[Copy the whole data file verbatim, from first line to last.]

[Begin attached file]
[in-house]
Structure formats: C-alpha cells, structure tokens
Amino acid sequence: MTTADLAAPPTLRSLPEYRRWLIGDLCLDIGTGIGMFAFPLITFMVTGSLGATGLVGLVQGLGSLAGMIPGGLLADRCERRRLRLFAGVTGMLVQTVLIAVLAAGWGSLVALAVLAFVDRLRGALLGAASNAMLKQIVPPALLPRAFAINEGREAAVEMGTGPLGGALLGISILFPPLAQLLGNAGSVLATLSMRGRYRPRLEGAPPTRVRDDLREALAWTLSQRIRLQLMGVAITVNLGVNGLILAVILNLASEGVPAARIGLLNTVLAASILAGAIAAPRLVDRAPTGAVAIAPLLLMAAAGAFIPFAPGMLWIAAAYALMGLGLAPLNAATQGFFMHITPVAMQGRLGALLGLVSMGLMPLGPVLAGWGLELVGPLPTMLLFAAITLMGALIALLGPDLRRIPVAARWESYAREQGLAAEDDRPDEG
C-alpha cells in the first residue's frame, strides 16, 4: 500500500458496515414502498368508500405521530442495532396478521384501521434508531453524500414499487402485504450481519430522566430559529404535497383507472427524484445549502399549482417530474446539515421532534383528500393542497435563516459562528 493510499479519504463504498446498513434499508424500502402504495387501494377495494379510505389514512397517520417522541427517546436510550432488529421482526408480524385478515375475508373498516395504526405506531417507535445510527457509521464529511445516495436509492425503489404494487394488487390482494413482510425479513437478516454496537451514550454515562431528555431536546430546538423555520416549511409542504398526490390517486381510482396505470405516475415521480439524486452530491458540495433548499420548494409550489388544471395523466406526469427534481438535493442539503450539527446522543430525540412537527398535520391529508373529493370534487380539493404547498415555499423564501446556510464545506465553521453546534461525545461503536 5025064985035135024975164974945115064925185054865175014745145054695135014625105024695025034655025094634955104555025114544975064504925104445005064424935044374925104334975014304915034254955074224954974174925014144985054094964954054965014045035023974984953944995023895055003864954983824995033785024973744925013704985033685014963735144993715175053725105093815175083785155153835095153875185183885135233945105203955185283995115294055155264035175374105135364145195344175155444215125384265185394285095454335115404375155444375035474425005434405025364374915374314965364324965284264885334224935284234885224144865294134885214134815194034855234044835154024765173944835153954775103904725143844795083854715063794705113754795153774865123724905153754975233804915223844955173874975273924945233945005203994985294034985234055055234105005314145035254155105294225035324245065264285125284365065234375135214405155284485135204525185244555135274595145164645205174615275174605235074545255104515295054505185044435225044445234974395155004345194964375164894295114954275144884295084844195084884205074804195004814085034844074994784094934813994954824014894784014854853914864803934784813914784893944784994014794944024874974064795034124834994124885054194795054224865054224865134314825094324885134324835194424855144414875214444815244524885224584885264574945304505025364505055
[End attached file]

[in-house]
Structure formats: C-alpha cells, structure tokens
Amino acid sequence: MTTADLAAPPTLRSLPEYRRWLIGDLCLDIGTGIGMFAFPLITFMVTGSLGATGLVGLVQGLGSLAGMIPGGLLADRCERRRLRLFAGVTGMLVQTVLIAVLAAGWGSLVALAVLAFVDRLRGALLGAASNAMLKQIVPPALLPRAFAINEGREAAVEMGTGPLGGALLGISILFPPLAQLLGNAGSVLATLSMRGRYRPRLEGAPPTRVRDDLREALAWTLSQRIRLQLMGVAITVNLGVNGLILAVILNLASEGVPAARIGLLNTVLAASILAGAIAAPRLVDRAPTGAVAIAPLLLMAAAGAFIPFAPGMLWIAAAYALMGLGLAPLNAATQGFFMHITPVAMQGRLGALLGLVSMGLMPLGPVLAGWGLELVGPLPTMLLFAAITLMGALIALLGPDLRRIPVAARWESYAREQGLAAEDDRPDEG
C-alpha cells in the first residue's frame, strides 16, 4: 500500500458496515414502498368508500405521530442495532396478521384501521434508531453524500414499487402485504450481519430522566430559529404535497383507472427524484445549502399549482417530474446539515421532534383528500393542497435563516459562528 493510499479519504463504498446498513434499508424500502402504495387501494377495494379510505389514512397517520417522541427517546436510550432488529421482526408480524385478515375475508373498516395504526405506531417507535445510527457509521464529511445516495436509492425503489404494487394488487390482494413482510425479513437478516454496537451514550454515562431528555431536546430546538423555520416549511409542504398526490390517486381510482396505470405516475415521480439524486452530491458540495433548499420548494409550489388544471395523466406526469427534481438535493442539503450539527446522543430525540412537527398535520391529508373529493370534487380539493404547498415555499423564501446556510464545506465553521453546534461525545461503536 5025064985035135024975164974945115064925185054865175014745145054695135014625105024695025034655025094634955104555025114544975064504925104445005064424935044374925104334975014304915034254955074224954974174925014144985054094964954054965014045035023974984953944995023895055003864954983824995033785024973744925013704985033685014963735144993715175053725105093815175083785155153835095153875185183885135233945105203955185283995115294055155264035175374105135364145195344175155444215125384265185394285095454335115404375155444375035474425005434405025364374915374314965364324965284264885334224935284234885224144865294134885214134815194034855234044835154024765173944835153954775103904725143844795083854715063794705113754795153774865123724905153754975233804915223844955173874975273924945233945005203994985294034985234055055234105005314145035254155105294225035324245065264285125284365065234375135214405155284485135204525185244555135274595145164645205174615275174605235074545255104515295054505185044435225044445234974395155004345194964375164894295114954275144884295084844195084884205074804195004814085034844074994784094934813994954824014894784014854853914864803934784813914784893944784994014794944024874974064795034124834994124885054194795054224865054224865134314825094324885134324835194424855144414875214444815244524885224584885264574945304505025364505055